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How Much Should You Tell Your Spouse About Your Company's Finances?

Two experts disagree about the right approach to keeping your better half informed. Whose side are you on?

Pretty much everyone agrees that honesty is the foundation of any functional relationship, but anyone who's actually been in one for awhile can also tell you that a pinch of discretion sometimes doesn't hurt either. Really don't feel like seeing your mother-in-law this weekend? Smile anyway. Not sure about that new haircut? Nevermind, say you love it.

Strategic management of information can be a kindness, but does the "of course you always look ravishing" principle apply to what you disclose to your spouse about your company's finances? Is brutal honesty best, or should you administer a small dose of sugar to make the news a little more palatable for your partner?

Love Is... a Little Bit of Discretion

Two experts recently came down on opposite sides of this debate, with Barry Moltz kicking off the discussion on the American Express OPEN Forum blog. A firm member of the "less information is sometimes more" camp, Moltz offers readers seven things to never tell your spouse about your business finances.

These include day-to-day cash-flow problems (just give him or her the big picture instead, i.e., "cash will be tight for six months" or "things are looking up through December"), updates on your own incompetence (keep your mouth shut and learn what needs learning instead), and too many details about early-stage negotiations for an acquisition--lest you get his or her hopes up.

The bottom line for Moltz: "While I never suggest lying to your spouse, the details of running a small business always change. You have to deal with it, but why should your spouse?"

No Delicate Flowers Around Here

On the other hand, Tim Berry, founder of  Palo Alto Software, thinks limiting your spouse's exposure to your own financial stress isn't always the right way to play things. Besides taking issue with Moltz's consistently referring to spouses as "she" (which is pretty obviously neither accurate nor cool), Berry objects to the underlying tone (and perhaps deeper assumptions of outdated relationship stereotypes) in Moltz's post.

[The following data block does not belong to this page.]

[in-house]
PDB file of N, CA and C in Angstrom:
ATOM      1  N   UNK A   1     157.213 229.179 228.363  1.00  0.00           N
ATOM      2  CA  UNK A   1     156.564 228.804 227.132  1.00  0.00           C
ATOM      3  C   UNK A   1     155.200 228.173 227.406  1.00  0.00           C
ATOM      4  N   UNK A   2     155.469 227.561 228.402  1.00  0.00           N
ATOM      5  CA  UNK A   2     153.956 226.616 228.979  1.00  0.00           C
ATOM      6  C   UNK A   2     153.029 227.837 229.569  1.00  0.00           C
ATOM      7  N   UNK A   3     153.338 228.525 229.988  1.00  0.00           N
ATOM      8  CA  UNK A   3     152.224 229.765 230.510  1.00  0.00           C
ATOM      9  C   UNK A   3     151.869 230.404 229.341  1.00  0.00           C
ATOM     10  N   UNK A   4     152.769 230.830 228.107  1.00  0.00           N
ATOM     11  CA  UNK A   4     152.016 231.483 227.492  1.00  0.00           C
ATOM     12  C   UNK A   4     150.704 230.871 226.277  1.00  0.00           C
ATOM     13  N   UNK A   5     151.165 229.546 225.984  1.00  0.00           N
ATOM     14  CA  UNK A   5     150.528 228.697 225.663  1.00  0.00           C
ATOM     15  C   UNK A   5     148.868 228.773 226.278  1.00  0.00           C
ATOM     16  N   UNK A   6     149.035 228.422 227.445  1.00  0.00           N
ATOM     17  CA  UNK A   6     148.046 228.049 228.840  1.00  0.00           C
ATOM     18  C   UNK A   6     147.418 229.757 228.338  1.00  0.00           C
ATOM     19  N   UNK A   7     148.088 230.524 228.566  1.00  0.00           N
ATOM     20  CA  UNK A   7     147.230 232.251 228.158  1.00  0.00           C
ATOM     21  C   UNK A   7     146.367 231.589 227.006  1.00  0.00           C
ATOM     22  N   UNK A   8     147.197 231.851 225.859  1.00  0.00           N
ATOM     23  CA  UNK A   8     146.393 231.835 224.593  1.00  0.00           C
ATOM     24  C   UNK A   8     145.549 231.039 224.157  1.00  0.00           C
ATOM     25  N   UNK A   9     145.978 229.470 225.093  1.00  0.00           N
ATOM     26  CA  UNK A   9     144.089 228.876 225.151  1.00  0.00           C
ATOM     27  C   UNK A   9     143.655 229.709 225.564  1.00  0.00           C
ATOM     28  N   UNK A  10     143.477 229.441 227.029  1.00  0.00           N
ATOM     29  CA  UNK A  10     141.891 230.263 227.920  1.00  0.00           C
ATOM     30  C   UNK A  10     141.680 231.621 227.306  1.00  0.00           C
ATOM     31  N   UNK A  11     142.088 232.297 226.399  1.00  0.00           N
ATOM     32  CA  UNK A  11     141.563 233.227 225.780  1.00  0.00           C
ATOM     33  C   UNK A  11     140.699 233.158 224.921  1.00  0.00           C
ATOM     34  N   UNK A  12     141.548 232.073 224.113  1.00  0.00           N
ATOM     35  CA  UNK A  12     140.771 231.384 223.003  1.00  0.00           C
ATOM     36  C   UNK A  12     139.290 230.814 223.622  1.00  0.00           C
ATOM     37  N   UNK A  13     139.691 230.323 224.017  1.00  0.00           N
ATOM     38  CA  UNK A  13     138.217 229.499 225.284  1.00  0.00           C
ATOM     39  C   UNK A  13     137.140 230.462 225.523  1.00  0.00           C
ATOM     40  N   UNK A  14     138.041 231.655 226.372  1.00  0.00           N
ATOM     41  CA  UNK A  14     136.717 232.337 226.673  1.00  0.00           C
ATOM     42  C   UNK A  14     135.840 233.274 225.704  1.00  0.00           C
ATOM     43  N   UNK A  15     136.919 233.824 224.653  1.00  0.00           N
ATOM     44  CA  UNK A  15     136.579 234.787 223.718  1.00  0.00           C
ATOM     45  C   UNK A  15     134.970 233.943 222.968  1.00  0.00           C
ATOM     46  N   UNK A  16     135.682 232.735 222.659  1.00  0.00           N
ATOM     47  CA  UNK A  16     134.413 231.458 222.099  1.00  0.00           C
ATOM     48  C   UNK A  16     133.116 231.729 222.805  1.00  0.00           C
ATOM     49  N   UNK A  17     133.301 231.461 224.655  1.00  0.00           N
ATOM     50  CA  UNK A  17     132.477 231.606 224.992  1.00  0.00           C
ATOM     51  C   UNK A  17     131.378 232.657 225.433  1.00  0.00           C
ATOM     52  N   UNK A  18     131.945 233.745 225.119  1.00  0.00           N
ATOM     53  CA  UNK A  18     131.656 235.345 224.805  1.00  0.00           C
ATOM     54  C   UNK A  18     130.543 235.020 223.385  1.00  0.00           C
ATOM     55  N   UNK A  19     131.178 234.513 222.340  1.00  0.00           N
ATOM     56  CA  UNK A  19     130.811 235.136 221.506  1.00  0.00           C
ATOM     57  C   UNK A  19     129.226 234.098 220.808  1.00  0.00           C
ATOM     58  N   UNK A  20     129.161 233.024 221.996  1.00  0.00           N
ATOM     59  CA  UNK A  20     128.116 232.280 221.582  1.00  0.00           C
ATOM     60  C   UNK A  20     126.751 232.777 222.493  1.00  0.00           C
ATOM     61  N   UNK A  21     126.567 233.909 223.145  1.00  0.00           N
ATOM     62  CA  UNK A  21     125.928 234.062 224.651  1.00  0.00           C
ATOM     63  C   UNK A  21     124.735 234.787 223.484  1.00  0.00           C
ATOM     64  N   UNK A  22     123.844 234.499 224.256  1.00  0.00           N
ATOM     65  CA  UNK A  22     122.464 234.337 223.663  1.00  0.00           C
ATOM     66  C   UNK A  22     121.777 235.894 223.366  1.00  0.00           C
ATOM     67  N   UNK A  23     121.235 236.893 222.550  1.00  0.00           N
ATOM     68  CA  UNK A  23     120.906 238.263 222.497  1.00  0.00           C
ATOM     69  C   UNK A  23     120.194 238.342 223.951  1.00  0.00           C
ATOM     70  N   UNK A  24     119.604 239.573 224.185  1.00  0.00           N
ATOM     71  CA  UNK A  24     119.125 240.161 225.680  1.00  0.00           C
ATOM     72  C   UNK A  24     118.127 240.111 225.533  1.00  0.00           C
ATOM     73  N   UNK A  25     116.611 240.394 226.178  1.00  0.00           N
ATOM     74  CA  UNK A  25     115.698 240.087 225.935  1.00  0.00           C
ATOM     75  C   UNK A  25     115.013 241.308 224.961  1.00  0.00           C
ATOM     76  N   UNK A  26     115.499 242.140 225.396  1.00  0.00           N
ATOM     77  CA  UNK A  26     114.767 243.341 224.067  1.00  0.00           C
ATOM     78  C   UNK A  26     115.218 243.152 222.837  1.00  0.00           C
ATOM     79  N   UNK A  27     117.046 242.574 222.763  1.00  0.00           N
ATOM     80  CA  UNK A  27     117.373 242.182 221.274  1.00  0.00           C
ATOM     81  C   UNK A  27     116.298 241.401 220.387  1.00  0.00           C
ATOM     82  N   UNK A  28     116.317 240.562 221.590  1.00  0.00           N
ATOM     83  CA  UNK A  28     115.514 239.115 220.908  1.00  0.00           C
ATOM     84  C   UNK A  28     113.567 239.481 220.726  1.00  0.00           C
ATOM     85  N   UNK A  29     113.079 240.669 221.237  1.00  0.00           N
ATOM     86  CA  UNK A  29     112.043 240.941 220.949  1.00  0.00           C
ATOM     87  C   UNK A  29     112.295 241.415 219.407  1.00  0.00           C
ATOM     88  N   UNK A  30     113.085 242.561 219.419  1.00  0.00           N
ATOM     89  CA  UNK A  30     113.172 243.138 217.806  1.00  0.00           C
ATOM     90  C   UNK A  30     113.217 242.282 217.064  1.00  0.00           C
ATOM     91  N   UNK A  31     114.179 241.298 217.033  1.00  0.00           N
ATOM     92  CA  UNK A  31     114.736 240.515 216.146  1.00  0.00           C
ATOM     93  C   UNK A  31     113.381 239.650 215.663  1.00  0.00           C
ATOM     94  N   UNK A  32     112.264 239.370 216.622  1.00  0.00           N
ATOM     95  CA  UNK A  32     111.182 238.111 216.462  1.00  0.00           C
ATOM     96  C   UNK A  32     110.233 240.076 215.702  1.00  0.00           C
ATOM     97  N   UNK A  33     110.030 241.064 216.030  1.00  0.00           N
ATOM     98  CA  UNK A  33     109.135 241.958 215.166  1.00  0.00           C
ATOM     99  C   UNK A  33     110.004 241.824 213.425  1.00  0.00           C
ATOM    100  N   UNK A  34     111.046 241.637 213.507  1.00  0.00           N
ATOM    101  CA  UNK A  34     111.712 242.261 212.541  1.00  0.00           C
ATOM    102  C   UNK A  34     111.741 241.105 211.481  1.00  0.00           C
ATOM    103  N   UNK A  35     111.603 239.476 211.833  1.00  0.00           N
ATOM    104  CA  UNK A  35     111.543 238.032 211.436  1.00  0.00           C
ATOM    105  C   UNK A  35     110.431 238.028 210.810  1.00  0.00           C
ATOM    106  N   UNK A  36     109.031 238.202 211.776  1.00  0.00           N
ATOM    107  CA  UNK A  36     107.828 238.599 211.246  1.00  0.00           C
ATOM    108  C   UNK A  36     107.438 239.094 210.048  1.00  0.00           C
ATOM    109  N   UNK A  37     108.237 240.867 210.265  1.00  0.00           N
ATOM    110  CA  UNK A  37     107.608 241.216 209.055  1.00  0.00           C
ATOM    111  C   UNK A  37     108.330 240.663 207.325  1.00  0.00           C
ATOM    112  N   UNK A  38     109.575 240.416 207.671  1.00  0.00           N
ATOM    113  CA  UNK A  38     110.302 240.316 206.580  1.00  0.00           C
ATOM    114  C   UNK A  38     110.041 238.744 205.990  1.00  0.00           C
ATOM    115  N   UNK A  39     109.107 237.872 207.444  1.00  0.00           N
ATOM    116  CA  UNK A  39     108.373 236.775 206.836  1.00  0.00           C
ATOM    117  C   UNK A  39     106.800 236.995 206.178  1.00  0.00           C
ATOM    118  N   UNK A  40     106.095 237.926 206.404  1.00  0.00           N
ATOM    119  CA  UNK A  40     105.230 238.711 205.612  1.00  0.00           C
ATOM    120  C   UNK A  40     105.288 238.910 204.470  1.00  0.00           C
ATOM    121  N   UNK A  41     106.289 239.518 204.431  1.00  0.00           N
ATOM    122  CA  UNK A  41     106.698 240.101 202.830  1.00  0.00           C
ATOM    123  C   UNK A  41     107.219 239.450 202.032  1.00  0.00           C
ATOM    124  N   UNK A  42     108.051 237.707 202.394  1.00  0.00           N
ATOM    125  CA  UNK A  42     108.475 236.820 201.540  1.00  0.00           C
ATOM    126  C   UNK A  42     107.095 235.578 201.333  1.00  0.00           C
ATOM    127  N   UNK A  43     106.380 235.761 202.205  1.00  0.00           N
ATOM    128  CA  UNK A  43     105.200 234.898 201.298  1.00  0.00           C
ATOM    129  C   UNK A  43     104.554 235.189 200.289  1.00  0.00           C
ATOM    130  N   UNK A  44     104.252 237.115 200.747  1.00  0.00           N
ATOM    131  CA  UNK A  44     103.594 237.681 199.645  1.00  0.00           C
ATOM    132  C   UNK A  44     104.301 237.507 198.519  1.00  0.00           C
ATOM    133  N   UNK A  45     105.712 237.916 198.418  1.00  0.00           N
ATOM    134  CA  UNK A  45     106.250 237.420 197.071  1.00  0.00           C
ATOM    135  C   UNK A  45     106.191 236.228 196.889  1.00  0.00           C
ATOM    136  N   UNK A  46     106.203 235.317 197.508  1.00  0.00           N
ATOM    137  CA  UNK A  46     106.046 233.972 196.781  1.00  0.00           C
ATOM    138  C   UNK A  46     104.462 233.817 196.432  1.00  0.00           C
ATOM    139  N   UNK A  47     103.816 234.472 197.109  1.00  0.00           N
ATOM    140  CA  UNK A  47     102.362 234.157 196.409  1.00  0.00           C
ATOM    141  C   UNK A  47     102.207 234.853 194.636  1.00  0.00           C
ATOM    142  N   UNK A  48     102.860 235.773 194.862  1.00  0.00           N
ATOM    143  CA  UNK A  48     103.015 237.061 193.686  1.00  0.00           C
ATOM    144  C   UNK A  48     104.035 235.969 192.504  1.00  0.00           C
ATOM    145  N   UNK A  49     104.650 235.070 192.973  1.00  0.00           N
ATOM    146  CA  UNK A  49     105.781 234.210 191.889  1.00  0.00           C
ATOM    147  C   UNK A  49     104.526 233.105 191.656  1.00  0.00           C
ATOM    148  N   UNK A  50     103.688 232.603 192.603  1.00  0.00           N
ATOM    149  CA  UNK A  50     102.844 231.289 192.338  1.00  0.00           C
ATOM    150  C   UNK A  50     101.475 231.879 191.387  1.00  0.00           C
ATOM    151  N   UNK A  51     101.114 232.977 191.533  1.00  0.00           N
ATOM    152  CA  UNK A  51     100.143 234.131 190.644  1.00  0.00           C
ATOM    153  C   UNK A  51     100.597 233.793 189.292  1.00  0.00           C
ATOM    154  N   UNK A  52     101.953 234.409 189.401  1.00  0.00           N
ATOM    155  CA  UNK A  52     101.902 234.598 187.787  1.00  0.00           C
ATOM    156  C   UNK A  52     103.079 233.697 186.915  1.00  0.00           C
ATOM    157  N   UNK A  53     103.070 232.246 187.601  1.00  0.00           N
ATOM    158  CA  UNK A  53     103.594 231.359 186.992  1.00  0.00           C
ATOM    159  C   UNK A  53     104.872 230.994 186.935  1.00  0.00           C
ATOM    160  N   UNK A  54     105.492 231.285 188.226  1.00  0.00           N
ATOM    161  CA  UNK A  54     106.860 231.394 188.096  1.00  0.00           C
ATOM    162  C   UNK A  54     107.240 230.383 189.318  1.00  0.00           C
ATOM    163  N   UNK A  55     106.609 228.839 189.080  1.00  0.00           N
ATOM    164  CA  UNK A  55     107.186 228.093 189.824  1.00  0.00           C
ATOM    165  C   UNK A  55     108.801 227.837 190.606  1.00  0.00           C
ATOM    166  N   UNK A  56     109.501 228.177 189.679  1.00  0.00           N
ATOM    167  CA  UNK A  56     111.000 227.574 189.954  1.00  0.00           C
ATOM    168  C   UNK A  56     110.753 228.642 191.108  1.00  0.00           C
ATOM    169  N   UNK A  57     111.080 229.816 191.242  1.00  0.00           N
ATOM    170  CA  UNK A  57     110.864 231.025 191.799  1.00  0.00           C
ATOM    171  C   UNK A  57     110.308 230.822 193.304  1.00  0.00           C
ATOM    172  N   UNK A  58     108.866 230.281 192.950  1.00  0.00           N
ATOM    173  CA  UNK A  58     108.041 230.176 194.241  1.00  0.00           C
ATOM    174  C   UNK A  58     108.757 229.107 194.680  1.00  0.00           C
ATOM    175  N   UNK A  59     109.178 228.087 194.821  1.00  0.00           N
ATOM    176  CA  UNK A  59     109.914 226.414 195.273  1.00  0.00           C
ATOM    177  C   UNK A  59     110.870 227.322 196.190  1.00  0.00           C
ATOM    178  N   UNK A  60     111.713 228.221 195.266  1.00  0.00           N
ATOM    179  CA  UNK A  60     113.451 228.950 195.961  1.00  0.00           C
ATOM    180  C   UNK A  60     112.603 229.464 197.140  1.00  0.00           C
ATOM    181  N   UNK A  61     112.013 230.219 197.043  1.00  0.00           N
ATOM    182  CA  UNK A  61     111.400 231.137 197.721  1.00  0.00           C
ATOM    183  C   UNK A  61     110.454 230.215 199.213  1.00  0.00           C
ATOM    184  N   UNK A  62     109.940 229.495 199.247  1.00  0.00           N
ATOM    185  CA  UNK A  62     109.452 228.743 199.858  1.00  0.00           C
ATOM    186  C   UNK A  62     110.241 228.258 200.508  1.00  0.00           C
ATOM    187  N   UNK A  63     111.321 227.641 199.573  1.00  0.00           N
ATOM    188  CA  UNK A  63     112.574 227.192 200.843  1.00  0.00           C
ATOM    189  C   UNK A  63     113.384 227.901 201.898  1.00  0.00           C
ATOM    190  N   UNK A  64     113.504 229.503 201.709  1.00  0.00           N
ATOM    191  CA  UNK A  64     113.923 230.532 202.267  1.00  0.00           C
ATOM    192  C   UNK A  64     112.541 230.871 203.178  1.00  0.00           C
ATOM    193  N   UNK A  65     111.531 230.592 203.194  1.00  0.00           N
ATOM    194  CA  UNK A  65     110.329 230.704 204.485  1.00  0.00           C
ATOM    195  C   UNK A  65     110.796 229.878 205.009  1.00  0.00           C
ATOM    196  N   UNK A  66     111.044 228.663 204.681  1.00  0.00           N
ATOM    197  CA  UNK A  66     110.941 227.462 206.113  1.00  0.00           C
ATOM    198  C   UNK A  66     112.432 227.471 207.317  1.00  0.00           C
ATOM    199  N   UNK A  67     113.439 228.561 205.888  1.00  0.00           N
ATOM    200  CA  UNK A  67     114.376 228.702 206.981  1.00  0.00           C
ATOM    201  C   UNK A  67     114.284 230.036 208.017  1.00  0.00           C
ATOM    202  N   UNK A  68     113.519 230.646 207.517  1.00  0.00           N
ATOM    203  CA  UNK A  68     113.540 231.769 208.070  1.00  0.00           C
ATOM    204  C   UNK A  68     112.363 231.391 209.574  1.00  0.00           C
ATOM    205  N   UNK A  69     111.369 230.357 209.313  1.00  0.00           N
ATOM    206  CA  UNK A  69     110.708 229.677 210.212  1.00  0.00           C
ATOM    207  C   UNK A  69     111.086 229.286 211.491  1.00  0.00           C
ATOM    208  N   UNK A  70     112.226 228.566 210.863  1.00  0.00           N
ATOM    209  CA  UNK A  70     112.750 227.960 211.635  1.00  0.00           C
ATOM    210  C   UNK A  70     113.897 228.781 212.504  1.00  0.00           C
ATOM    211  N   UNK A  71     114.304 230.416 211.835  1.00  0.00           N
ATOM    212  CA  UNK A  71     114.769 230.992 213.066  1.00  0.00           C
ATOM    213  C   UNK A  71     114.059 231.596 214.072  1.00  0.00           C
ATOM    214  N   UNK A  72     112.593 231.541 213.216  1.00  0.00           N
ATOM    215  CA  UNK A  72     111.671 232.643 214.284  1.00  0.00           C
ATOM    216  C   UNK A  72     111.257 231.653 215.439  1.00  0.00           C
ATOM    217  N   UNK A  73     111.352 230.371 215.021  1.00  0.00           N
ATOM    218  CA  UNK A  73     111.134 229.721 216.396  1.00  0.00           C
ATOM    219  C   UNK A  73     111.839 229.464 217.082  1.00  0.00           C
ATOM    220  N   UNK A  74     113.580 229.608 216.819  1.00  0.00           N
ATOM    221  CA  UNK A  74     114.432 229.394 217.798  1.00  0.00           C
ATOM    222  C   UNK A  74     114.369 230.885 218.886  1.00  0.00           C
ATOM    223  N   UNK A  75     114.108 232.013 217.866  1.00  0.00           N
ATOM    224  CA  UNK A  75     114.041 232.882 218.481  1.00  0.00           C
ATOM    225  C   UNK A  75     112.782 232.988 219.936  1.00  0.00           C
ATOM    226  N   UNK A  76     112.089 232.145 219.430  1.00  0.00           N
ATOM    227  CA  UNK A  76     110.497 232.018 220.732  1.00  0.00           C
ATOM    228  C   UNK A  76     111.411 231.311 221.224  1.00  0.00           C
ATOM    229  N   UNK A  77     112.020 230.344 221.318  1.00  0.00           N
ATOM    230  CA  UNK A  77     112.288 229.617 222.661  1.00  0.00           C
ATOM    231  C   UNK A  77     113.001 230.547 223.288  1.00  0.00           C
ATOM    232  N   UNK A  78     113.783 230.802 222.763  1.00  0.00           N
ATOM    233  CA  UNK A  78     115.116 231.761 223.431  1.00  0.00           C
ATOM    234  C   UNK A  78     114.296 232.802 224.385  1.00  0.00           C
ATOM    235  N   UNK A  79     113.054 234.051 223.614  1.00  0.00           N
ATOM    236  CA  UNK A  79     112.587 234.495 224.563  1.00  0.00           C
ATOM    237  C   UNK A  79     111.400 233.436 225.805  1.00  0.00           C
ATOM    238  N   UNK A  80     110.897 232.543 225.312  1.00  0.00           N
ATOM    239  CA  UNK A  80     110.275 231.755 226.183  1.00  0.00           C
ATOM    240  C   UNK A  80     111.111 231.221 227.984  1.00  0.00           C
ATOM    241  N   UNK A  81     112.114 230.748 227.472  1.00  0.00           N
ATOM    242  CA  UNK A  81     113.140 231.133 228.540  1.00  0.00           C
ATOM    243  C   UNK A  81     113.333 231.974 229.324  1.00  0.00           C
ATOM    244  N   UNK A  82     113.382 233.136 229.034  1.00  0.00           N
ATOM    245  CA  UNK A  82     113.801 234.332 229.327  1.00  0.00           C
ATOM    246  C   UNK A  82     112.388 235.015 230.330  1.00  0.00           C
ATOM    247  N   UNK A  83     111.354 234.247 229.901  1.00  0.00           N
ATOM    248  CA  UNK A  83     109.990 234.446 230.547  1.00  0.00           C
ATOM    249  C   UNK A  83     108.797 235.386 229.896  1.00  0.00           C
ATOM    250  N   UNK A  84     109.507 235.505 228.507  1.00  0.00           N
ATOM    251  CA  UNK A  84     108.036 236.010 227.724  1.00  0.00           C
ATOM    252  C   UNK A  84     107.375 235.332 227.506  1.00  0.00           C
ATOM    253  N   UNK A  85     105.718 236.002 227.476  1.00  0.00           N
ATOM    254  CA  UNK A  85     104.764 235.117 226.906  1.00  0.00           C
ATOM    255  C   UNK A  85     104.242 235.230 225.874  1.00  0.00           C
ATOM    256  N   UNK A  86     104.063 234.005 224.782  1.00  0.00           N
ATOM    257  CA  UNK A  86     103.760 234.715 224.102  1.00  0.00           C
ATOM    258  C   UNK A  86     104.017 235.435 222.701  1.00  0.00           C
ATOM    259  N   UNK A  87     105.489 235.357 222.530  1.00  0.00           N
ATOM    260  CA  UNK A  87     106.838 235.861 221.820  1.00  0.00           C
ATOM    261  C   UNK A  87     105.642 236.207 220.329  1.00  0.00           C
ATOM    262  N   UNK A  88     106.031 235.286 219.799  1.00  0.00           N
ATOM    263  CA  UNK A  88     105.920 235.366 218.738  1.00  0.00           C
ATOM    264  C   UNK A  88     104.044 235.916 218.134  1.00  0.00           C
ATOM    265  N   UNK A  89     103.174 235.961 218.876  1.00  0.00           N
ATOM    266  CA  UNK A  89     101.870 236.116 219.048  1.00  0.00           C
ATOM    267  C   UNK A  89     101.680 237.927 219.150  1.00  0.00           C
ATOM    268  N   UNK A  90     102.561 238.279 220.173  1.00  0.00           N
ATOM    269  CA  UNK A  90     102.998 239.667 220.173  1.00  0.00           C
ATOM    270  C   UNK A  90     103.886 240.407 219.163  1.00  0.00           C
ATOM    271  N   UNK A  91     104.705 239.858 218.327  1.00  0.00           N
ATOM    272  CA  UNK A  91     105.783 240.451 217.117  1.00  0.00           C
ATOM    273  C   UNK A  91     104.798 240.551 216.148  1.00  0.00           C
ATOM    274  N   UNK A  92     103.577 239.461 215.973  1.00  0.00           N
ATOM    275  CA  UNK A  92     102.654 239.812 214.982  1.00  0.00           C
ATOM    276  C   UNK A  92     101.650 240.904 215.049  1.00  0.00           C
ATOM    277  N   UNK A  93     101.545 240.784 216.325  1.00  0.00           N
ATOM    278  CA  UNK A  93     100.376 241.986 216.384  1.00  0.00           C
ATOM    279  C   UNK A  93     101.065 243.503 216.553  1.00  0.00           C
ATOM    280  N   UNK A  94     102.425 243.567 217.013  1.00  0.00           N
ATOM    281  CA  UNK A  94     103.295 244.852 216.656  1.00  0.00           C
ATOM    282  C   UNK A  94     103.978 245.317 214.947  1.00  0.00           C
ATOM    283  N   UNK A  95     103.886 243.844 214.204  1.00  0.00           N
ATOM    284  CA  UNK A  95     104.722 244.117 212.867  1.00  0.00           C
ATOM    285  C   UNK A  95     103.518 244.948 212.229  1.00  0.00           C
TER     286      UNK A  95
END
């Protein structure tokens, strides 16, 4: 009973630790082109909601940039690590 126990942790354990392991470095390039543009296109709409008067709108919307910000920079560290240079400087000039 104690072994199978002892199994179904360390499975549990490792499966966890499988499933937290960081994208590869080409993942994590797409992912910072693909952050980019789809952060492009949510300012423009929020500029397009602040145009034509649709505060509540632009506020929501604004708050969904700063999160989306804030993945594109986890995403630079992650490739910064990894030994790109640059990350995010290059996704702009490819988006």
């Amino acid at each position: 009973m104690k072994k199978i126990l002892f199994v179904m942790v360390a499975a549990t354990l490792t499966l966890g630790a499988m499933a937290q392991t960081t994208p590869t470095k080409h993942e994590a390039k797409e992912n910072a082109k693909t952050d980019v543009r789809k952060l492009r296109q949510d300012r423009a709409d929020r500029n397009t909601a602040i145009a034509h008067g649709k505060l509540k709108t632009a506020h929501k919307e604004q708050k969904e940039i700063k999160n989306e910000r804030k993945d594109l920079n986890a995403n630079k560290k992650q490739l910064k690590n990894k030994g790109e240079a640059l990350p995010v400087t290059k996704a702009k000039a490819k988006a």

"The whole 'don't worry your pretty head' motif is 1.) offensive and 2.) obsolete," he says. These days, small business owners' partners aren't all wives, nor are they generally delicate feminine flowers in need of gentle handling. Your spouse, in other words, is probably tough enough to take the unvarnished truth.

But Berry sees other reasons for openness as well, primarily among them, mitigating your own loneliness. Moltz advises against telling your partner straight off if you lose a big client or deal, for instance, but Berry strongly disagrees. "That idea makes for an incredibly lonely entrepreneur. Nobody normal can help fretting over that kind of situation. Not to share it with the most important person in your life, who is by definition a person who is going to share the consequences if you go under, is horrendously bad advice," he argues.

Plus, if you're completely open with your partner, there is less risk of resentment when things get rough. "Being candid has immense benefits," Berry concludes, referencing his own relationship. "At several key points along the way, [my wife] made it clear that we would take the risk together. There was never the threat of 'I told you so, why did you leave a good job, you idiot!' What she said was 'if you fail, we'll fail together, and then we'll figure it out. We'll be okay.'"

Do you agree with Moltz or Berry?

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Last updated: Jul 9, 2014

JESSICA STILLMAN

Jessica Stillman is a freelance writer based in Cyprus with interests in unconventional career paths, generational differences, and the future of work. She has blogged for CBS MoneyWatch, GigaOM, and Brazen Careerist.




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